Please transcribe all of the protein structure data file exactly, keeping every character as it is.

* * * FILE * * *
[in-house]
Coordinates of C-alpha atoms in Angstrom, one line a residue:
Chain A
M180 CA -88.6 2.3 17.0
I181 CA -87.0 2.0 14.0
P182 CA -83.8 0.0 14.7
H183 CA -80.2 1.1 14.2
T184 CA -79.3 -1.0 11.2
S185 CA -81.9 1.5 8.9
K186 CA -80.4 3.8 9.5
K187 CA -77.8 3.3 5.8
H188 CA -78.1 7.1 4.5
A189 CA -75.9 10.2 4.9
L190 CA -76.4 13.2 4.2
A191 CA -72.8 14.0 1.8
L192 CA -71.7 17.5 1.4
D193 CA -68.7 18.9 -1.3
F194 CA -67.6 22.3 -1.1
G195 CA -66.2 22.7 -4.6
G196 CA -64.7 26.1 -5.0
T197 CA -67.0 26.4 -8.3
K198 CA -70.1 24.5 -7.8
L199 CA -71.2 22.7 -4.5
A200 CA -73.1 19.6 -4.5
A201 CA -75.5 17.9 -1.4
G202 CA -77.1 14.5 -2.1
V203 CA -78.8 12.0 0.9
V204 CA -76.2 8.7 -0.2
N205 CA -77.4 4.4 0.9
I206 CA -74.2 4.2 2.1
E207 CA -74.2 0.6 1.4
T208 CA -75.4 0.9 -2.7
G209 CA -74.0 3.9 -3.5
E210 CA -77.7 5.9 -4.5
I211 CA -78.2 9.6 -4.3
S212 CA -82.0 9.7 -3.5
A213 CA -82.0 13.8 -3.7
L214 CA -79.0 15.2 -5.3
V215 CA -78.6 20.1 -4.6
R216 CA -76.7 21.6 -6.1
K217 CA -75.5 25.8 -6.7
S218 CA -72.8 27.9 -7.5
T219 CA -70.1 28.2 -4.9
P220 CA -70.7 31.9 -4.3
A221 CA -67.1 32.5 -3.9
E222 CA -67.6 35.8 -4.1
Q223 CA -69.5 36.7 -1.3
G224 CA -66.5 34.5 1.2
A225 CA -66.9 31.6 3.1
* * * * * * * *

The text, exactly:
[in-house]
Coordinates of C-alpha atoms in Angstrom, one line a residue:
Chain A
M180 CA -88.6 2.3 17.0
I181 CA -87.0 2.0 14.0
P182 CA -83.8 0.0 14.7
H183 CA -80.2 1.1 14.2
T184 CA -79.3 -1.0 11.2
S185 CA -81.9 1.5 8.9
K186 CA -80.4 3.8 9.5
K187 CA -77.8 3.3 5.8
H188 CA -78.1 7.1 4.5
A189 CA -75.9 10.2 4.9
L190 CA -76.4 13.2 4.2
A191 CA -72.8 14.0 1.8
L192 CA -71.7 17.5 1.4
D193 CA -68.7 18.9 -1.3
F194 CA -67.6 22.3 -1.1
G195 CA -66.2 22.7 -4.6
G196 CA -64.7 26.1 -5.0
T197 CA -67.0 26.4 -8.3
K198 CA -70.1 24.5 -7.8
L199 CA -71.2 22.7 -4.5
A200 CA -73.1 19.6 -4.5
A201 CA -75.5 17.9 -1.4
G202 CA -77.1 14.5 -2.1
V203 CA -78.8 12.0 0.9
V204 CA -76.2 8.7 -0.2
N205 CA -77.4 4.4 0.9
I206 CA -74.2 4.2 2.1
E207 CA -74.2 0.6 1.4
T208 CA -75.4 0.9 -2.7
G209 CA -74.0 3.9 -3.5
E210 CA -77.7 5.9 -4.5
I211 CA -78.2 9.6 -4.3
S212 CA -82.0 9.7 -3.5
A213 CA -82.0 13.8 -3.7
L214 CA -79.0 15.2 -5.3
V215 CA -78.6 20.1 -4.6
R216 CA -76.7 21.6 -6.1
K217 CA -75.5 25.8 -6.7
S218 CA -72.8 27.9 -7.5
T219 CA -70.1 28.2 -4.9
P220 CA -70.7 31.9 -4.3
A221 CA -67.1 32.5 -3.9
E222 CA -67.6 35.8 -4.1
Q223 CA -69.5 36.7 -1.3
G224 CA -66.5 34.5 1.2
A225 CA -66.9 31.6 3.1